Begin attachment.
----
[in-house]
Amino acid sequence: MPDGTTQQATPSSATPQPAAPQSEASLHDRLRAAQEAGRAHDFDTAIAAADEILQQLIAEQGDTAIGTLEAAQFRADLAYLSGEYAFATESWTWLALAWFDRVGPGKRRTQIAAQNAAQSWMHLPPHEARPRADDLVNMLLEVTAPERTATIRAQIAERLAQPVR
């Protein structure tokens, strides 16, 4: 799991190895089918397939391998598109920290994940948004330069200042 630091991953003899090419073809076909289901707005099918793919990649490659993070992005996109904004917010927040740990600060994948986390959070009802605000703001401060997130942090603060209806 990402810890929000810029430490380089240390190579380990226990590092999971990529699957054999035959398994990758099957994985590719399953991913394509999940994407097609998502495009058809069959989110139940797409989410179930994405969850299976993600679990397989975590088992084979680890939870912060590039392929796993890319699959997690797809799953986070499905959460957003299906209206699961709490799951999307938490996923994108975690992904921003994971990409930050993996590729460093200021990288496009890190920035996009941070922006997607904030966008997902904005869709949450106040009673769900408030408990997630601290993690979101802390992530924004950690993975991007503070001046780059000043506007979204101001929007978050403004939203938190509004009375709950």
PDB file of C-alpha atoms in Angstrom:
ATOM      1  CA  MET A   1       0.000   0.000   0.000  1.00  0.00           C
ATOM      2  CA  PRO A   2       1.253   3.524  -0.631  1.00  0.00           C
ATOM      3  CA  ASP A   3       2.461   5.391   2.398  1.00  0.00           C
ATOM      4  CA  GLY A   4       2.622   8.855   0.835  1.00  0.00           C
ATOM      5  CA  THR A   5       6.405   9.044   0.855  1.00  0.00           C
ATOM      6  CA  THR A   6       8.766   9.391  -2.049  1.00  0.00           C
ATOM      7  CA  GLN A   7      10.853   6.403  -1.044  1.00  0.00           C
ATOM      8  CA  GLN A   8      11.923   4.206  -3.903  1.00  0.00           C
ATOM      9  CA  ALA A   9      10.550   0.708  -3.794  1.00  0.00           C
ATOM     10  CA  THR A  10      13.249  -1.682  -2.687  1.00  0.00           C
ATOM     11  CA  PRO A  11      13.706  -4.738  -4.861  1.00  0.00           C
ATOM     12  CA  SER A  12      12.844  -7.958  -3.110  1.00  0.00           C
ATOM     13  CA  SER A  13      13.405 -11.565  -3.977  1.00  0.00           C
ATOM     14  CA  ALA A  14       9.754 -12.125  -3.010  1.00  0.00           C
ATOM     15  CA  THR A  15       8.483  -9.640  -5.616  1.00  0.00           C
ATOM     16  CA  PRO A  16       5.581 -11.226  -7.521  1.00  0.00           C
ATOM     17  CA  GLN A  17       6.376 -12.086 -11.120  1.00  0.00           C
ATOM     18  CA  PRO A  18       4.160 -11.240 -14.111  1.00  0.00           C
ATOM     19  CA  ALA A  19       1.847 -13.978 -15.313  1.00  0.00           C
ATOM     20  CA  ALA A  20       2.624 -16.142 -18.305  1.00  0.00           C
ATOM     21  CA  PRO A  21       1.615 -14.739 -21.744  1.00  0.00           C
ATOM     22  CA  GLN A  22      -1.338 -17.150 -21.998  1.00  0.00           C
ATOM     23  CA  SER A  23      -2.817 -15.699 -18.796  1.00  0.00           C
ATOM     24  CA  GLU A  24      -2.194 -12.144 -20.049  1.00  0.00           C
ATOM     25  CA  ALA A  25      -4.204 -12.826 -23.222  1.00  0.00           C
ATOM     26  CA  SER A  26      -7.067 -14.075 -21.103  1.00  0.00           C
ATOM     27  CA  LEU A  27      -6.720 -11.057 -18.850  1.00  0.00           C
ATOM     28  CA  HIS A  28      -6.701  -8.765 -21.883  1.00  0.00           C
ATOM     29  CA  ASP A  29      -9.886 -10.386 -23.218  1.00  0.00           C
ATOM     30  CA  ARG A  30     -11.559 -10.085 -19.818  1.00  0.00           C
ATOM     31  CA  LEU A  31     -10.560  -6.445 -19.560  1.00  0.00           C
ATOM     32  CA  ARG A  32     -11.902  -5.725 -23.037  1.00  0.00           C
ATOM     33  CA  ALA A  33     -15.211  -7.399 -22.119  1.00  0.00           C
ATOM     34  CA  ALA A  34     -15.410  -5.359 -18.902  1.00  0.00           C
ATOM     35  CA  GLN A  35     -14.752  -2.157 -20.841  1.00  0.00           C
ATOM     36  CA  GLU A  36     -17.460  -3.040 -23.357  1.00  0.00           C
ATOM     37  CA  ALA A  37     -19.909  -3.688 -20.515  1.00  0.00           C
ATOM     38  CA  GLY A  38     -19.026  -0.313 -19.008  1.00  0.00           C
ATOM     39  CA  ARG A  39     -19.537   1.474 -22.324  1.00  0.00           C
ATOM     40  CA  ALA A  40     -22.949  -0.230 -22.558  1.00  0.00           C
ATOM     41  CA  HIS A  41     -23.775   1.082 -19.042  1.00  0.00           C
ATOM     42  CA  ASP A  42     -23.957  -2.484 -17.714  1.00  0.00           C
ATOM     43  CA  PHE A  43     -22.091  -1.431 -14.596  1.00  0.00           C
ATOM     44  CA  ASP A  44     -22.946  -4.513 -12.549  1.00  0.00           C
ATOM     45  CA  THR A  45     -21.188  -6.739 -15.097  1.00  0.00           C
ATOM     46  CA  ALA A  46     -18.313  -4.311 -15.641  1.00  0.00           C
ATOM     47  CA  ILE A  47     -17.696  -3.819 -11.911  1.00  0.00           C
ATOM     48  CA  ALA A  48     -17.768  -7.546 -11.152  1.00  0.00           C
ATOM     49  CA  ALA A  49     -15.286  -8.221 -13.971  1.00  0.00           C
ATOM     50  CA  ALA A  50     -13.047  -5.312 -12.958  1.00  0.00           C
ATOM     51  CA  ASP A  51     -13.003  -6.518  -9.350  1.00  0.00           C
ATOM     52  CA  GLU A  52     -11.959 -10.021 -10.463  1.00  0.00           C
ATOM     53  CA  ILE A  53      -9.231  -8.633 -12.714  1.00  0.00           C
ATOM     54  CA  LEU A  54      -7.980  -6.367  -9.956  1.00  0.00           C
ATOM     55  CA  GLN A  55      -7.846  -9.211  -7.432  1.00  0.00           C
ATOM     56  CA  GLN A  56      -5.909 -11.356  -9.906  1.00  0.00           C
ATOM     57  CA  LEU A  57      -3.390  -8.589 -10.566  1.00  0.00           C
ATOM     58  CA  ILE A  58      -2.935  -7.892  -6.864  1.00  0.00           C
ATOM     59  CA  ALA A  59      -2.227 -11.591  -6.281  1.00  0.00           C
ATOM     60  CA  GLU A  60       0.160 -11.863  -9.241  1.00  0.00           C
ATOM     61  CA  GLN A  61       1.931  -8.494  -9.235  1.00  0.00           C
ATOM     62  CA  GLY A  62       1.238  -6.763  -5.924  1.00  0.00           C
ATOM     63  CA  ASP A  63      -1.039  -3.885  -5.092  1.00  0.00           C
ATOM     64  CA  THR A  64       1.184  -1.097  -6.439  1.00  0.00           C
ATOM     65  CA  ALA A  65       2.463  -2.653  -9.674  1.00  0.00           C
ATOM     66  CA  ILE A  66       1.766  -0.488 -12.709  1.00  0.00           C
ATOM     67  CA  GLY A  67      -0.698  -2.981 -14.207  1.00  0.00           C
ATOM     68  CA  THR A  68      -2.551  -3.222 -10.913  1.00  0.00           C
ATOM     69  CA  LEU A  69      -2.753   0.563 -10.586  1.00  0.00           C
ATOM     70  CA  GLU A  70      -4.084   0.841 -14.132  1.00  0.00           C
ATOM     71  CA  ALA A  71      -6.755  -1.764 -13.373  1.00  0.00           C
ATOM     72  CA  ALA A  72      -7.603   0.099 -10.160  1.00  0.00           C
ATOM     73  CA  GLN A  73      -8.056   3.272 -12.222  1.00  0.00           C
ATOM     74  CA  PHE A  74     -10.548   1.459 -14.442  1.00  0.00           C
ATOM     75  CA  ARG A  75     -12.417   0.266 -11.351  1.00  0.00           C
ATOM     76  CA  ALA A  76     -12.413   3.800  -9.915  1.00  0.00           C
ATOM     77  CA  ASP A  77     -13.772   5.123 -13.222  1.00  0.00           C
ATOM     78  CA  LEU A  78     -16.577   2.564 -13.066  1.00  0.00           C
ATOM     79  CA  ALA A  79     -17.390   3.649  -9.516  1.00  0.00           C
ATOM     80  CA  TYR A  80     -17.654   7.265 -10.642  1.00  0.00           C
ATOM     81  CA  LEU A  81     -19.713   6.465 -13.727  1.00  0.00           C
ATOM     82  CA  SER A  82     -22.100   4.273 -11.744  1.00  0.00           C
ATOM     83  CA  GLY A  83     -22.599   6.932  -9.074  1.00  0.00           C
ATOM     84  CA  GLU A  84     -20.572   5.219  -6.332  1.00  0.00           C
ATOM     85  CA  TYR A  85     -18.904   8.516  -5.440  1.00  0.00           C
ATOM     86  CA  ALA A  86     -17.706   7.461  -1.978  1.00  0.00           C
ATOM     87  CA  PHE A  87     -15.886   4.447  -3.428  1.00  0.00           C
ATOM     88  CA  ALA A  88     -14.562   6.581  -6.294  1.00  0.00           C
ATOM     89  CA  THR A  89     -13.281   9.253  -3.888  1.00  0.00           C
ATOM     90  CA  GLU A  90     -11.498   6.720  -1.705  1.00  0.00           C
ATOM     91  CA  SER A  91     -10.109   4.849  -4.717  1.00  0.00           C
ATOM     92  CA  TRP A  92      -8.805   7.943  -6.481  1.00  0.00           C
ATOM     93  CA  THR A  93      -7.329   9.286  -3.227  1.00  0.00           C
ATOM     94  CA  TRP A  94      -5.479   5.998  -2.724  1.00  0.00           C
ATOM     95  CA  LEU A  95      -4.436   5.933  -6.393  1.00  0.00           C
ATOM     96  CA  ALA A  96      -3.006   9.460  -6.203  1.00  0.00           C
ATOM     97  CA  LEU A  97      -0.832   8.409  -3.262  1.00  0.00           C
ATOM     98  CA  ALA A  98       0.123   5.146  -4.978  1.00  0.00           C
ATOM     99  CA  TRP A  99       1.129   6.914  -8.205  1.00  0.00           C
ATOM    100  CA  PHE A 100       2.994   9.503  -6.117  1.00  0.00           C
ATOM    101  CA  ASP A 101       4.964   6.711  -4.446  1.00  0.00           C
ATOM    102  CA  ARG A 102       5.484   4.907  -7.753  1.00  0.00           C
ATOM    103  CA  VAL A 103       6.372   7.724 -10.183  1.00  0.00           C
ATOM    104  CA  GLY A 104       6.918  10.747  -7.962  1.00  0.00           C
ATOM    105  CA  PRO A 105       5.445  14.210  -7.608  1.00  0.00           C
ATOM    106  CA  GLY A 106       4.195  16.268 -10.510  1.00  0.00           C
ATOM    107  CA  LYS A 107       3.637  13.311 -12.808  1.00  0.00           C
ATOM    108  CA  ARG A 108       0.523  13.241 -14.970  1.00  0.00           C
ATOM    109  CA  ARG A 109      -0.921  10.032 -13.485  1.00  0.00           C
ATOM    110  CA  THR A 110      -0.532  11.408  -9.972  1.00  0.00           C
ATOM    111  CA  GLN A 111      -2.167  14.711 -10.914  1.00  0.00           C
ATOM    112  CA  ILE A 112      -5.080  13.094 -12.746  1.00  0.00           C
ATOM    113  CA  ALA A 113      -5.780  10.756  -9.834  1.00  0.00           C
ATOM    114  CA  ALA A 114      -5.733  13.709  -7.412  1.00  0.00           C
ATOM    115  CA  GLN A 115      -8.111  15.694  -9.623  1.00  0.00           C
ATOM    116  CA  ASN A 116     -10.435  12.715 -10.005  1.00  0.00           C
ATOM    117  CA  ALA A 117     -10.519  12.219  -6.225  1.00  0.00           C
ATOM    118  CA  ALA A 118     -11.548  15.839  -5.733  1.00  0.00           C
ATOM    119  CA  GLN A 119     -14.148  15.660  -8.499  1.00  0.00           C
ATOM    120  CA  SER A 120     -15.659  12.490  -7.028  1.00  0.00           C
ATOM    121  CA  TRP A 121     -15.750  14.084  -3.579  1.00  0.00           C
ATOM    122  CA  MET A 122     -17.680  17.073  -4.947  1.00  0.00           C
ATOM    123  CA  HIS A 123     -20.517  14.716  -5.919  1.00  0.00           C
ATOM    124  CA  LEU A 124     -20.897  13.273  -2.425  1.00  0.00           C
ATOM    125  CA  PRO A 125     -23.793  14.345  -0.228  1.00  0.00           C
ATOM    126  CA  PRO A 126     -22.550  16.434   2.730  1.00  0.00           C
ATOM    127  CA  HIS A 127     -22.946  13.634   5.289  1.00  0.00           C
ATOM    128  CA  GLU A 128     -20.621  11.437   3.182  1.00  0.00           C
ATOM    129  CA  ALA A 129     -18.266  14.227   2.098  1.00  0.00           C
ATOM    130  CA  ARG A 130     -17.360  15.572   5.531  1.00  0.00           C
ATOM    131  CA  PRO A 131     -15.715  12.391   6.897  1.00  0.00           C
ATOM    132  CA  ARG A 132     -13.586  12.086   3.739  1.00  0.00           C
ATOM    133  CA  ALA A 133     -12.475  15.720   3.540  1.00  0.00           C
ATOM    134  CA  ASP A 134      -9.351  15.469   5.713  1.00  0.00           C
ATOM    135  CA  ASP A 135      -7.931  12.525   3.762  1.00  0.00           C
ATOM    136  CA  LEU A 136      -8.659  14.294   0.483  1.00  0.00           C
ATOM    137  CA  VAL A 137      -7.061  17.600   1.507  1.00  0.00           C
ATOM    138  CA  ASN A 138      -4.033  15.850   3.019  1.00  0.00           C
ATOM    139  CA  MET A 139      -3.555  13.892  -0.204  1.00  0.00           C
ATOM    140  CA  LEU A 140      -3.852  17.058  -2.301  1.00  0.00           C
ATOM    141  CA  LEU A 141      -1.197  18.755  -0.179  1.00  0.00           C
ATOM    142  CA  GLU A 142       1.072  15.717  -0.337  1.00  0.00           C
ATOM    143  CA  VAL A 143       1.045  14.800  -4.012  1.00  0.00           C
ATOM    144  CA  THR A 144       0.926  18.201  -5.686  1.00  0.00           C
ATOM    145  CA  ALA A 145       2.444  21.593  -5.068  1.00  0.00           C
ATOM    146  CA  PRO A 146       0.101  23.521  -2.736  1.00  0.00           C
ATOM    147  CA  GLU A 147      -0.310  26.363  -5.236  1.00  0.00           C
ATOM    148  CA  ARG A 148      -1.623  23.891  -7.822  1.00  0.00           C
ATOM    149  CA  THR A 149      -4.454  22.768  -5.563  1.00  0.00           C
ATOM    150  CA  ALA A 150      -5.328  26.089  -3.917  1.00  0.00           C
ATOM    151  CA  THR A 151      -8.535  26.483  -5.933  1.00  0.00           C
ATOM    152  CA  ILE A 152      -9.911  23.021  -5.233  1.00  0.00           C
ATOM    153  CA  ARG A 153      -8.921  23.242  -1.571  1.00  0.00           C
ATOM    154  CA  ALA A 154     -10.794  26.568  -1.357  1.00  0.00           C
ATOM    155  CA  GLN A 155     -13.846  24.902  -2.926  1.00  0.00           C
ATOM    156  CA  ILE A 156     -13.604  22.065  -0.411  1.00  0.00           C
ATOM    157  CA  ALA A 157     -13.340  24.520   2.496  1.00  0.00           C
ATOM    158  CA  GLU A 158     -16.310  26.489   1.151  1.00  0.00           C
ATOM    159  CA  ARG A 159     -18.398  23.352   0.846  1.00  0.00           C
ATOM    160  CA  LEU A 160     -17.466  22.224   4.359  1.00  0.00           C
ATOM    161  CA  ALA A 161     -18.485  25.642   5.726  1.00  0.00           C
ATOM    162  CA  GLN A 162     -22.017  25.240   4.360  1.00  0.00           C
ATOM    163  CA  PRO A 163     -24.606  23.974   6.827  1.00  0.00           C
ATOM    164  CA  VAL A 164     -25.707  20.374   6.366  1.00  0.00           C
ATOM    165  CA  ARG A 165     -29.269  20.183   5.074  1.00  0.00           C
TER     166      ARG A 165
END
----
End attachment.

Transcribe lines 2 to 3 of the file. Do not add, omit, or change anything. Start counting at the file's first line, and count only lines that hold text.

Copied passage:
Amino acid sequence: MPDGTTQQATPSSATPQPAAPQSEASLHDRLRAAQEAGRAHDFDTAIAAADEILQQLIAEQGDTAIGTLEAAQFRADLAYLSGEYAFATESWTWLALAWFDRVGPGKRRTQIAAQNAAQSWMHLPPHEARPRADDLVNMLLEVTAPERTATIRAQIAERLAQPVR
């Protein structure tokens, strides 16, 4: 799991190895089918397939391998598109920290994940948004330069200042 630091991953003899090419073809076909289901707005099918793919990649490659993070992005996109904004917010927040740990600060994948986390959070009802605000703001401060997130942090603060209806 990402810890929000810029430490380089240390190579380990226990590092999971990529699957054999035959398994990758099957994985590719399953991913394509999940994407097609998502495009058809069959989110139940797409989410179930994405969850299976993600679990397989975590088992084979680890939870912060590039392929796993890319699959997690797809799953986070499905959460957003299906209206699961709490799951999307938490996923994108975690992904921003994971990409930050993996590729460093200021990288496009890190920035996009941070922006997607904030966008997902904005869709949450106040009673769900408030408990997630601290993690979101802390992530924004950690993975991007503070001046780059000043506007979204101001929007978050403004939203938190509004009375709950």